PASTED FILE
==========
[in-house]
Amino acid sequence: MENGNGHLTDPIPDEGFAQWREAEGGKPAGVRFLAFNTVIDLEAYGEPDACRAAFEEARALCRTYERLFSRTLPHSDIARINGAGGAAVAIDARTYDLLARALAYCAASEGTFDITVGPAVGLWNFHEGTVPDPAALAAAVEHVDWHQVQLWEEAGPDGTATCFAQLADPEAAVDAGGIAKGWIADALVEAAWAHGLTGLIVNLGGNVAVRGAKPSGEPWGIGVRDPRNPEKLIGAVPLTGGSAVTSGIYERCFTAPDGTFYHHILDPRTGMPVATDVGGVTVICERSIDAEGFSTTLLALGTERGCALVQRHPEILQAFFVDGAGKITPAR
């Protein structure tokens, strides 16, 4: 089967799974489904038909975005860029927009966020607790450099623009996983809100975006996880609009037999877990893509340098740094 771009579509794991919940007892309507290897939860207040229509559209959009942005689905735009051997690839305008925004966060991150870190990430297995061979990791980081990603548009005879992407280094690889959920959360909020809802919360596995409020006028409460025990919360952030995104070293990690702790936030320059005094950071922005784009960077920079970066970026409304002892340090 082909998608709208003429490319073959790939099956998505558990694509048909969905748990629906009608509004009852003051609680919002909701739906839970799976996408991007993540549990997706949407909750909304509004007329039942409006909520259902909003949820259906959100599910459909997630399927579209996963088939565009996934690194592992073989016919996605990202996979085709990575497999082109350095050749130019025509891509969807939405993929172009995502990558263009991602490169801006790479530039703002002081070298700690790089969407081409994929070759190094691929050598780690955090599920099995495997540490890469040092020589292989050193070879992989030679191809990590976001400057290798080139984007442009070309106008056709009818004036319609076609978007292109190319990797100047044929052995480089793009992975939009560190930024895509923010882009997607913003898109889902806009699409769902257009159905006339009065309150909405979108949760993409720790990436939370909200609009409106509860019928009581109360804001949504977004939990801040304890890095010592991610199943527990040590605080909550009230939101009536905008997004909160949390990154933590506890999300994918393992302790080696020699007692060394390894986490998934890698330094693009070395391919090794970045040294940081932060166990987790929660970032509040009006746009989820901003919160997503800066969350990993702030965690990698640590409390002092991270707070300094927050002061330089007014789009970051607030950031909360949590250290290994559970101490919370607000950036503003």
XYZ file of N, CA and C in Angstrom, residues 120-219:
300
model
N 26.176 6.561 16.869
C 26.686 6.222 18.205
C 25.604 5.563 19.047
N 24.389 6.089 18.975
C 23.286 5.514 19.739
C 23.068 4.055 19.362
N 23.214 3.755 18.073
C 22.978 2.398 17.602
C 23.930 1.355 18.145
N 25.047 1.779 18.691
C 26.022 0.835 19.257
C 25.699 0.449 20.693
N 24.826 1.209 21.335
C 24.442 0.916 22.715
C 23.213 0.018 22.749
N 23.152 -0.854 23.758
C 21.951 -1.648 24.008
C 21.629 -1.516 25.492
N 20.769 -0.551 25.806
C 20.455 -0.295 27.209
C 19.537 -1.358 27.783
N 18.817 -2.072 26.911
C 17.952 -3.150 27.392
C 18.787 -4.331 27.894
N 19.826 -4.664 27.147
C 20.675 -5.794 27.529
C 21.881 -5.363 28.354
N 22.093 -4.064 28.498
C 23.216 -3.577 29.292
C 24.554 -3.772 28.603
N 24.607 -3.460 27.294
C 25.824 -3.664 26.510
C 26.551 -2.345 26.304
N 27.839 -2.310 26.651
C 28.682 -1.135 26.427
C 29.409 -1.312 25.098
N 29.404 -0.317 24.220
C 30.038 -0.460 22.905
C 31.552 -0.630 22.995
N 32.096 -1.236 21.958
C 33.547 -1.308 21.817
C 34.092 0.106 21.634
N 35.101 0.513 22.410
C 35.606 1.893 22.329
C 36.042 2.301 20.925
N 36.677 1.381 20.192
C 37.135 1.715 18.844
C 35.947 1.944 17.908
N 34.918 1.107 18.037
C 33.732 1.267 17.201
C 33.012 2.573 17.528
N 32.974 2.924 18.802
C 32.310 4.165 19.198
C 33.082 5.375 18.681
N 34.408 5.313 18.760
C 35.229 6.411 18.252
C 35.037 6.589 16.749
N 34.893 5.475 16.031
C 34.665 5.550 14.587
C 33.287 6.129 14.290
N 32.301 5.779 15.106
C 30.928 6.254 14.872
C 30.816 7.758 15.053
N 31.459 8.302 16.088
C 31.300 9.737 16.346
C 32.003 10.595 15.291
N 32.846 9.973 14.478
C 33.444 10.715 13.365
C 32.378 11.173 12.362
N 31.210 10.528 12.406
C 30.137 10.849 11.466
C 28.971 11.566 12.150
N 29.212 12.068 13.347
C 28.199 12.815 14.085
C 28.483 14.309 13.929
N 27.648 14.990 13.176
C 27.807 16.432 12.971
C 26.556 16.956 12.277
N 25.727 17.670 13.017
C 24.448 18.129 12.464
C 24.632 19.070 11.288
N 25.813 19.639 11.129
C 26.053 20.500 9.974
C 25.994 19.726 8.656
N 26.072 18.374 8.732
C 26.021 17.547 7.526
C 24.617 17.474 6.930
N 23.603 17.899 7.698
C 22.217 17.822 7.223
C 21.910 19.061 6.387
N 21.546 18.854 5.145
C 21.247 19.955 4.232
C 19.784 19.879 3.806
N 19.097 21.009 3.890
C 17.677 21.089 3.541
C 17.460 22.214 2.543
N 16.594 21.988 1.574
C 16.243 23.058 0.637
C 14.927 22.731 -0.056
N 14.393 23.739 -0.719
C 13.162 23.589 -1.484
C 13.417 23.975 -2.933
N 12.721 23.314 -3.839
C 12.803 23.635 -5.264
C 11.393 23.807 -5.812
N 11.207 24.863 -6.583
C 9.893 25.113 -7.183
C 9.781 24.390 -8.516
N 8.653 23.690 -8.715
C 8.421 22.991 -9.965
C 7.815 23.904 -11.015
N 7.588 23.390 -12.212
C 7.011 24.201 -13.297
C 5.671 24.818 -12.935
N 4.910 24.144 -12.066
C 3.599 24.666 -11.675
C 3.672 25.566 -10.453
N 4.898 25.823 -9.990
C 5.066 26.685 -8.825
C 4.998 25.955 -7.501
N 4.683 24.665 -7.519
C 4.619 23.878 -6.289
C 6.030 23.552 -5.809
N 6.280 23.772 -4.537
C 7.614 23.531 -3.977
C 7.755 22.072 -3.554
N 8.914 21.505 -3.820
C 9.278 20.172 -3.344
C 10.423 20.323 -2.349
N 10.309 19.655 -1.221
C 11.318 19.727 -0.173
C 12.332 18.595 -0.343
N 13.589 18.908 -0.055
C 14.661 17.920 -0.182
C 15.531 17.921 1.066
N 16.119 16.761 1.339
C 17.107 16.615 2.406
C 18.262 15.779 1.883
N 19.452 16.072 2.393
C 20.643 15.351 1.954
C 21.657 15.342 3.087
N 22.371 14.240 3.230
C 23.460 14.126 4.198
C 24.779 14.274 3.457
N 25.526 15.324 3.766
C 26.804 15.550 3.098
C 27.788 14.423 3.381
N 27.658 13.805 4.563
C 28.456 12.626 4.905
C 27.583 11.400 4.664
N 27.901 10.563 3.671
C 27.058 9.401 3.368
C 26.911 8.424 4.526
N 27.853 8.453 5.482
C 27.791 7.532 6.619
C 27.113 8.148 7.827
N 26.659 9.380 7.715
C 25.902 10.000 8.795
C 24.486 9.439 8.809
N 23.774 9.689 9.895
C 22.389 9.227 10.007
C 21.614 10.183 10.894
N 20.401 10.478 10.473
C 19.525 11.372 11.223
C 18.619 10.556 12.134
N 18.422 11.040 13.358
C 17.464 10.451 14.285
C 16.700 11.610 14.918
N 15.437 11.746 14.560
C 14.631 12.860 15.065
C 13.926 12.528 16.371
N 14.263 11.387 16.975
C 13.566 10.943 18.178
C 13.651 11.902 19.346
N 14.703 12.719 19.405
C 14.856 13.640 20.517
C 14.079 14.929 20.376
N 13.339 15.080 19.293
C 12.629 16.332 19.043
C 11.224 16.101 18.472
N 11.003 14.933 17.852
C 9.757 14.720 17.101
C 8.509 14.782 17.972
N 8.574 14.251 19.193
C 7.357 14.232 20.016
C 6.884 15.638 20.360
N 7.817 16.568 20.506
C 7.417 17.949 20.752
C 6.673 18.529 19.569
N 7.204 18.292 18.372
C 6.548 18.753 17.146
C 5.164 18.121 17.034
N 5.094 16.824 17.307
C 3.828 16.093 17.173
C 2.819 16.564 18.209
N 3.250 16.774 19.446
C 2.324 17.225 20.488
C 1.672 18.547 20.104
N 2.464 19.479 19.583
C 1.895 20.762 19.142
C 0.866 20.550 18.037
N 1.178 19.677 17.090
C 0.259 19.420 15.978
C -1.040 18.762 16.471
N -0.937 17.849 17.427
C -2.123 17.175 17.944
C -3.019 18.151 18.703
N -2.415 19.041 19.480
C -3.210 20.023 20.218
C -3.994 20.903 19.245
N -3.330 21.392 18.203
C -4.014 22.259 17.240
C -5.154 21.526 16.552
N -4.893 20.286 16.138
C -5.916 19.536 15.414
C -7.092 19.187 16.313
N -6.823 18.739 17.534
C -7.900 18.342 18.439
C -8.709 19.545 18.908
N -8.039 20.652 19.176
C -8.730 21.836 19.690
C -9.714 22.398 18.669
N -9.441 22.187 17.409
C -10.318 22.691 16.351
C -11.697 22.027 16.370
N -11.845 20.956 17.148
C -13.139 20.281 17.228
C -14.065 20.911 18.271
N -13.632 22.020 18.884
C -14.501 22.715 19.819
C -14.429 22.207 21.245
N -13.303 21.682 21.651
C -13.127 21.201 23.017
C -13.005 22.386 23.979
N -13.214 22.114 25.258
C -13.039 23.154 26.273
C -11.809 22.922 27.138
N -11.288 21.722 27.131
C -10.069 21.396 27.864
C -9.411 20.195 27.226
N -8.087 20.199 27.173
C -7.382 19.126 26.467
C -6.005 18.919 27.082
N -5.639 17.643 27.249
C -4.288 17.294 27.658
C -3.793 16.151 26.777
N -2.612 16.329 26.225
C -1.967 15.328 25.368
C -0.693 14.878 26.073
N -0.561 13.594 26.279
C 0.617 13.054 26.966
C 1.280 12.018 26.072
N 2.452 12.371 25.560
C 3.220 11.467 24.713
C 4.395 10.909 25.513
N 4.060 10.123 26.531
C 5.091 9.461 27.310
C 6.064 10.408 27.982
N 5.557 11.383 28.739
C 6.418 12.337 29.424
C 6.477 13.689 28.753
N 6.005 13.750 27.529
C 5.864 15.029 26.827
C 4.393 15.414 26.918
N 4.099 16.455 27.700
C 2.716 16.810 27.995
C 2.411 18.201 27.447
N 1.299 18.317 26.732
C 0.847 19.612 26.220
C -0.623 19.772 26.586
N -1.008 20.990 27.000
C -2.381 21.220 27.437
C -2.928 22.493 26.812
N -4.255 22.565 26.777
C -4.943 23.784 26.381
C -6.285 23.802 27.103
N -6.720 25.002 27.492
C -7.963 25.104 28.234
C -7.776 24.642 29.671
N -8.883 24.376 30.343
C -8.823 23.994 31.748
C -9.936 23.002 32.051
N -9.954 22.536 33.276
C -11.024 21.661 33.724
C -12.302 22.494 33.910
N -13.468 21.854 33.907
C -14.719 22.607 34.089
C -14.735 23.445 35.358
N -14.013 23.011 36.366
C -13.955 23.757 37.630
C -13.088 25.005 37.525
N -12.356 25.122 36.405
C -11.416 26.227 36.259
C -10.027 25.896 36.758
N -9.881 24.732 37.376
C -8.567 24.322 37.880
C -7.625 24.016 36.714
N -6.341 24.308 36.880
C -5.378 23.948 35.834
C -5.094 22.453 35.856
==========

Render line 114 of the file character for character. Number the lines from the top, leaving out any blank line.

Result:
C 9.781 24.390 -8.516